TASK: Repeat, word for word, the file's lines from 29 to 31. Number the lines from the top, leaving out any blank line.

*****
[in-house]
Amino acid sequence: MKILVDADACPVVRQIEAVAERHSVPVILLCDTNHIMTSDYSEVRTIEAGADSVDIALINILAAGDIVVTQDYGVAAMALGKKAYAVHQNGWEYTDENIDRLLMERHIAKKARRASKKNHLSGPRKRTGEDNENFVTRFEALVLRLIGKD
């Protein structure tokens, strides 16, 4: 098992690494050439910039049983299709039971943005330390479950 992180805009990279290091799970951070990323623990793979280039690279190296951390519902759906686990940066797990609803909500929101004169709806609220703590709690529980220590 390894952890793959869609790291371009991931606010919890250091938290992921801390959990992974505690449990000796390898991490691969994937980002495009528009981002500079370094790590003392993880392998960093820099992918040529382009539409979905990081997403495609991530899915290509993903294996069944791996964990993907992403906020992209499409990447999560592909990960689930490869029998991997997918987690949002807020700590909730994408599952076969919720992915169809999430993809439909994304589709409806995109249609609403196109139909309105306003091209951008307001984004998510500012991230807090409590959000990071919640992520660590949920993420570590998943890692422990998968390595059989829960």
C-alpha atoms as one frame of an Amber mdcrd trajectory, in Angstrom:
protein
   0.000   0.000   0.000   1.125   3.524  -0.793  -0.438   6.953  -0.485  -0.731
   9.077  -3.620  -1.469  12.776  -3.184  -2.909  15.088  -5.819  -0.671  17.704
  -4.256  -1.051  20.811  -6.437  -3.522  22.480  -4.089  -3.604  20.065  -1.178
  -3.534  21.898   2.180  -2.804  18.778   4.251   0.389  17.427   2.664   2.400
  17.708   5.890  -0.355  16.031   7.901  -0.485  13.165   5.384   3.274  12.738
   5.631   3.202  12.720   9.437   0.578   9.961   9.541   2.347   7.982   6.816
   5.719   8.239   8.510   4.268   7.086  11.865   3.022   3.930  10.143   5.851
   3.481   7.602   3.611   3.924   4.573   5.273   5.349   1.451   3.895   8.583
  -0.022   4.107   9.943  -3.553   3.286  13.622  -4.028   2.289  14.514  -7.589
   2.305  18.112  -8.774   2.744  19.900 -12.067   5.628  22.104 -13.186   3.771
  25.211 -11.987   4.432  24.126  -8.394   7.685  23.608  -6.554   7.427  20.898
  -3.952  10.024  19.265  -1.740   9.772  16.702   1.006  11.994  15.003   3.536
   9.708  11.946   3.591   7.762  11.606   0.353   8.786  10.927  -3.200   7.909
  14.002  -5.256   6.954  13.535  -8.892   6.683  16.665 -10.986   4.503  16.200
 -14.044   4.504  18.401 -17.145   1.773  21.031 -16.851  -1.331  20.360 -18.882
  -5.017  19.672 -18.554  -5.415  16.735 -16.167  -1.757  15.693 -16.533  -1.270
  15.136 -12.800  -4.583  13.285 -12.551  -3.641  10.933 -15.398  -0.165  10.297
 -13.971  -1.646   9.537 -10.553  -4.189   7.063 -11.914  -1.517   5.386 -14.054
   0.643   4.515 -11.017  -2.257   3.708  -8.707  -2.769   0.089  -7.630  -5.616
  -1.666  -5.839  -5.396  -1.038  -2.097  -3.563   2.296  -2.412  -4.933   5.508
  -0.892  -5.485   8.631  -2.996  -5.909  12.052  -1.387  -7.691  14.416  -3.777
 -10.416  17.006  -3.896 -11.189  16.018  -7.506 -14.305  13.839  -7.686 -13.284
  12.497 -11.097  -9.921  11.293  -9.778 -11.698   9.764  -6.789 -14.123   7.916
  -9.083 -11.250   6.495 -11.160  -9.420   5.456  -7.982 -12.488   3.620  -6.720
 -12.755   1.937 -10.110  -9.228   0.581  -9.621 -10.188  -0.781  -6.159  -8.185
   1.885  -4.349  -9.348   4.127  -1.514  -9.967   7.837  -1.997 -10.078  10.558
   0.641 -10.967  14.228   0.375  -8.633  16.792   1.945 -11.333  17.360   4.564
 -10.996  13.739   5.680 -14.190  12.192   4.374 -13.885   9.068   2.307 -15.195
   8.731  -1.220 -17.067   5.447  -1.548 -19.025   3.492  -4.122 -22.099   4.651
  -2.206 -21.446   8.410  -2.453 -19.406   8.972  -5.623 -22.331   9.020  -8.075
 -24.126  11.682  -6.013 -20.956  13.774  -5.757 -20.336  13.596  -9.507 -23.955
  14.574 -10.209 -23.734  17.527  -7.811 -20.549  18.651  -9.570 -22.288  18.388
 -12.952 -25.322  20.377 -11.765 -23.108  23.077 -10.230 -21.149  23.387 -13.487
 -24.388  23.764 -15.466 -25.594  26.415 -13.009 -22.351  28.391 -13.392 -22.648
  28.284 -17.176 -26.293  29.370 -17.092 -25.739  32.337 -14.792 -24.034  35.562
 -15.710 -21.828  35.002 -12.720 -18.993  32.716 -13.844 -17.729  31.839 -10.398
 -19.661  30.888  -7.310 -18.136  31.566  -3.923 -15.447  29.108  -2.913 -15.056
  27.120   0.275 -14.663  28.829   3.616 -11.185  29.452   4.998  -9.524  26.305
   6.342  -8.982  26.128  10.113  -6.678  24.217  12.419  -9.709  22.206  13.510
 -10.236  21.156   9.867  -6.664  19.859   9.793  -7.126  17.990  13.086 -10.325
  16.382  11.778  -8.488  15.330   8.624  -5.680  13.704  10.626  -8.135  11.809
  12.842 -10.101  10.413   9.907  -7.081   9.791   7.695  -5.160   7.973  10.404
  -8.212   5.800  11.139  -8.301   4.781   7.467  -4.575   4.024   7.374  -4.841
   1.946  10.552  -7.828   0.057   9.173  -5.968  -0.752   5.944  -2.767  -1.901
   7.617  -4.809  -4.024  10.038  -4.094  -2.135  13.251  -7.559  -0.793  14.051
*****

  -9.083 -11.250   6.495 -11.160  -9.420   5.456  -7.982 -12.488   3.620  -6.720
 -12.755   1.937 -10.110  -9.228   0.581  -9.621 -10.188  -0.781  -6.159  -8.185
   1.885  -4.349  -9.348   4.127  -1.514  -9.967   7.837  -1.997 -10.078  10.558